After the F1 glory day(s) of the late 70’s, Lord Hesketh shut the doors on that escapade and in trying to find jobs for the F1 boys, started with the bikes in 1980. Lordy (as Sleeman affectionately calls him) wanted it to be the biggest, brashest and the most expensive. “Typical him”, says Sleeman.

And they built the V-Twin V1000. They had the choice of two engine designers; Brian Hart or Harry Weslake and they went with Weslake and that was the death of the company because the warranty claims were so high. 150 were made and 150 came back in the same year due to engine problems. It had piston problems, all sorts of technical issues but the Hesketh team now know what the problems were. The bike was designed to be shaft-driven so the engine rotation was of course designed to run in the normal correct way but BMW stepped in and said ‘you can’t use that, patent infringement’. So, they put a chain on it and had to find a way for the engine to run with a chain but the gearbox was already done so the only way to make the engine work was to run it in reverse. They found a way to do that by running the crankshaft in an anti-clockwise direction but what they didn’t realise that the oil system was therefore running in reverse and that’s when it all blew up.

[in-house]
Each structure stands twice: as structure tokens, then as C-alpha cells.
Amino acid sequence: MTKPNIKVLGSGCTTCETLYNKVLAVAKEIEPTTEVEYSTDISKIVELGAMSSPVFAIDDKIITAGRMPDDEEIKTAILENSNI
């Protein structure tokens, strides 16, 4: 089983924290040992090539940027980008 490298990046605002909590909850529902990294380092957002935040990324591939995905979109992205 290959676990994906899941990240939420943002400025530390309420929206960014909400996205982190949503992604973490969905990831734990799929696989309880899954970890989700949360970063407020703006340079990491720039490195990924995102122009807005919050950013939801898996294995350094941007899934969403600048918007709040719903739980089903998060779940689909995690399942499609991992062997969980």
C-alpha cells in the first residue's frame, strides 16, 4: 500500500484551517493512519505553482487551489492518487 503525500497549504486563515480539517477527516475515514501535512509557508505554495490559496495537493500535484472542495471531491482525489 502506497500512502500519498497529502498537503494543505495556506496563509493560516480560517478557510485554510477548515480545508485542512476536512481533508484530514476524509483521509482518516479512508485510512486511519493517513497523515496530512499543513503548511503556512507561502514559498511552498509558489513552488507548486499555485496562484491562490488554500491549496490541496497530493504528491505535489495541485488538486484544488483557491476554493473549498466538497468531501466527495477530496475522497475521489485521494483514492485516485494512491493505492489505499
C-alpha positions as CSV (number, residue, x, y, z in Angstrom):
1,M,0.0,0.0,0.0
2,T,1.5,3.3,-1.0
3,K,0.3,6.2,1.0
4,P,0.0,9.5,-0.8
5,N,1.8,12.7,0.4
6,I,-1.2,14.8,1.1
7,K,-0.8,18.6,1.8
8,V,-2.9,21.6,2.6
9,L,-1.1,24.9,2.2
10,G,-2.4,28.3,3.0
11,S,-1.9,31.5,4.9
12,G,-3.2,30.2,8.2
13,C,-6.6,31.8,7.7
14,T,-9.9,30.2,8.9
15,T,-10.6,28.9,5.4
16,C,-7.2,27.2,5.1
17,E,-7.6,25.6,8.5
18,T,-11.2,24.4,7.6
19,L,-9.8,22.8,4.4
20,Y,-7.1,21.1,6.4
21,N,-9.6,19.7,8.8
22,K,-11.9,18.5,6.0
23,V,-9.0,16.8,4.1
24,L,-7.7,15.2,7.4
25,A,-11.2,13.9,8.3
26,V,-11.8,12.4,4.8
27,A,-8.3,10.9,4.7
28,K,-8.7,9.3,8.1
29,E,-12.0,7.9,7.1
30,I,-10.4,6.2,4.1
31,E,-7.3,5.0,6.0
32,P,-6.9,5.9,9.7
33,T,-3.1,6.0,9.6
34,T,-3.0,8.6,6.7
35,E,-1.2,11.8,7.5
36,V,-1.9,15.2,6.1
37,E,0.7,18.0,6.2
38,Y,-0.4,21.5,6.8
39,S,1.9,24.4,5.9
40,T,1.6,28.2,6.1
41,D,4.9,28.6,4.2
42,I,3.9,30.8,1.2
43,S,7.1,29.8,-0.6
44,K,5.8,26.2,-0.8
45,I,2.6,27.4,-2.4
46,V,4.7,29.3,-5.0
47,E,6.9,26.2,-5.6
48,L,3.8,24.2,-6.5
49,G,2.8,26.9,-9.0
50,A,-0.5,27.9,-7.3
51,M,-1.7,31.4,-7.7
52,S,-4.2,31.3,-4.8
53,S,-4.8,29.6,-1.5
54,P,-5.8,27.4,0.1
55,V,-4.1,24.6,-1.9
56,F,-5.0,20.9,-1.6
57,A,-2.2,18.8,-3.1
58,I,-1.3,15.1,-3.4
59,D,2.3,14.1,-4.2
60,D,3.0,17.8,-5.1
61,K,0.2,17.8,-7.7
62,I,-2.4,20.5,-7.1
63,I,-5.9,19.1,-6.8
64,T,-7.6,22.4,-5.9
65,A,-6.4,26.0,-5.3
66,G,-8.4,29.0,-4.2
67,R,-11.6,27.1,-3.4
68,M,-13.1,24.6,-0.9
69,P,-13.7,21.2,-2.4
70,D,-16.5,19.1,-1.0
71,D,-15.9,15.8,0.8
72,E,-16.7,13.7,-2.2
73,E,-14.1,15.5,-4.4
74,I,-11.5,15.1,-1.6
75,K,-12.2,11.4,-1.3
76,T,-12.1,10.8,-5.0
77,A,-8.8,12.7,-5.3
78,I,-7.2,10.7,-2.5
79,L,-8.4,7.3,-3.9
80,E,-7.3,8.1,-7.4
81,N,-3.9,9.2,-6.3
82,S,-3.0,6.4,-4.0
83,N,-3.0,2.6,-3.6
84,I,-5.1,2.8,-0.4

One of the last Hesketh V1000's

All in all, that is what caused the company to close down in 1982. It was reformed in 1983 based at the Lord’s house – that lasted another year before closing down.  Mick Broom, the company’s original development engineer, then ran the company from his shed for the last 30 years basically servicing the existing bikes and keeping the company ticking along.

There’s no more than 250 Hesketh bikes on the road now world-wide. Some still come up now at auctions that are unregistered, sitting in sheds and barns from the original liquidation auction. Sleeman told us that he was offered one recently with a whole pallet of parts. He said “There’s still some floating around but back then the company’s profile had died a death and while Mick Broom is a terrific engineer he’s not a business man so he sat there and tinkered away.